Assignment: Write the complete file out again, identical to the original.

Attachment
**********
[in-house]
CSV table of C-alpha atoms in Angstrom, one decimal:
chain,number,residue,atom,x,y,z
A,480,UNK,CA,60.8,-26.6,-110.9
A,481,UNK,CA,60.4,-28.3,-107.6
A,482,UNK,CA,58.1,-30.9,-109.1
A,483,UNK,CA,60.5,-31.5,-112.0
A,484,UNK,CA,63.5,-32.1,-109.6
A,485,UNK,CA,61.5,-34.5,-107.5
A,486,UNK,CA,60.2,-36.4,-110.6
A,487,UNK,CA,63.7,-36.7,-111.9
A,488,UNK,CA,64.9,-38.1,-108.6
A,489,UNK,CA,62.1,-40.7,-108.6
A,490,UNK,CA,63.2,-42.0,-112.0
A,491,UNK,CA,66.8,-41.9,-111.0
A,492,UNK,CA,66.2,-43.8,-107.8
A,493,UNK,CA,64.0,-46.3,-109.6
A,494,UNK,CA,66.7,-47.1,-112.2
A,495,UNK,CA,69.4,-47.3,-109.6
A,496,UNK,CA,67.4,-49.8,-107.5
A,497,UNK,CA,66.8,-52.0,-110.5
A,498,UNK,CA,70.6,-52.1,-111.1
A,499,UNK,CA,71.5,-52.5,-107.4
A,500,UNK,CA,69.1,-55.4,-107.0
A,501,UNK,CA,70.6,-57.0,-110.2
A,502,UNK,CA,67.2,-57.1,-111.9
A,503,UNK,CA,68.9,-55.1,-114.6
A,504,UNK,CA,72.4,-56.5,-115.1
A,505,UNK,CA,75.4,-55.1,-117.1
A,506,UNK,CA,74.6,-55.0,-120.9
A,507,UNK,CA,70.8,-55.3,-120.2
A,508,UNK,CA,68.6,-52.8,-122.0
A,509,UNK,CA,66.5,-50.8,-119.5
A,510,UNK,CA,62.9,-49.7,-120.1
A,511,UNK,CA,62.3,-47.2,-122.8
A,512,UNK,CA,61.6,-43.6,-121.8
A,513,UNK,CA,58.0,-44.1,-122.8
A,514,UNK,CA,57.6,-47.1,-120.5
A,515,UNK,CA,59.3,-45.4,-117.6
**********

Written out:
[in-house]
CSV table of C-alpha atoms in Angstrom, one decimal:
chain,number,residue,atom,x,y,z
A,480,UNK,CA,60.8,-26.6,-110.9
A,481,UNK,CA,60.4,-28.3,-107.6
A,482,UNK,CA,58.1,-30.9,-109.1
A,483,UNK,CA,60.5,-31.5,-112.0
A,484,UNK,CA,63.5,-32.1,-109.6
A,485,UNK,CA,61.5,-34.5,-107.5
A,486,UNK,CA,60.2,-36.4,-110.6
A,487,UNK,CA,63.7,-36.7,-111.9
A,488,UNK,CA,64.9,-38.1,-108.6
A,489,UNK,CA,62.1,-40.7,-108.6
A,490,UNK,CA,63.2,-42.0,-112.0
A,491,UNK,CA,66.8,-41.9,-111.0
A,492,UNK,CA,66.2,-43.8,-107.8
A,493,UNK,CA,64.0,-46.3,-109.6
A,494,UNK,CA,66.7,-47.1,-112.2
A,495,UNK,CA,69.4,-47.3,-109.6
A,496,UNK,CA,67.4,-49.8,-107.5
A,497,UNK,CA,66.8,-52.0,-110.5
A,498,UNK,CA,70.6,-52.1,-111.1
A,499,UNK,CA,71.5,-52.5,-107.4
A,500,UNK,CA,69.1,-55.4,-107.0
A,501,UNK,CA,70.6,-57.0,-110.2
A,502,UNK,CA,67.2,-57.1,-111.9
A,503,UNK,CA,68.9,-55.1,-114.6
A,504,UNK,CA,72.4,-56.5,-115.1
A,505,UNK,CA,75.4,-55.1,-117.1
A,506,UNK,CA,74.6,-55.0,-120.9
A,507,UNK,CA,70.8,-55.3,-120.2
A,508,UNK,CA,68.6,-52.8,-122.0
A,509,UNK,CA,66.5,-50.8,-119.5
A,510,UNK,CA,62.9,-49.7,-120.1
A,511,UNK,CA,62.3,-47.2,-122.8
A,512,UNK,CA,61.6,-43.6,-121.8
A,513,UNK,CA,58.0,-44.1,-122.8
A,514,UNK,CA,57.6,-47.1,-120.5
A,515,UNK,CA,59.3,-45.4,-117.6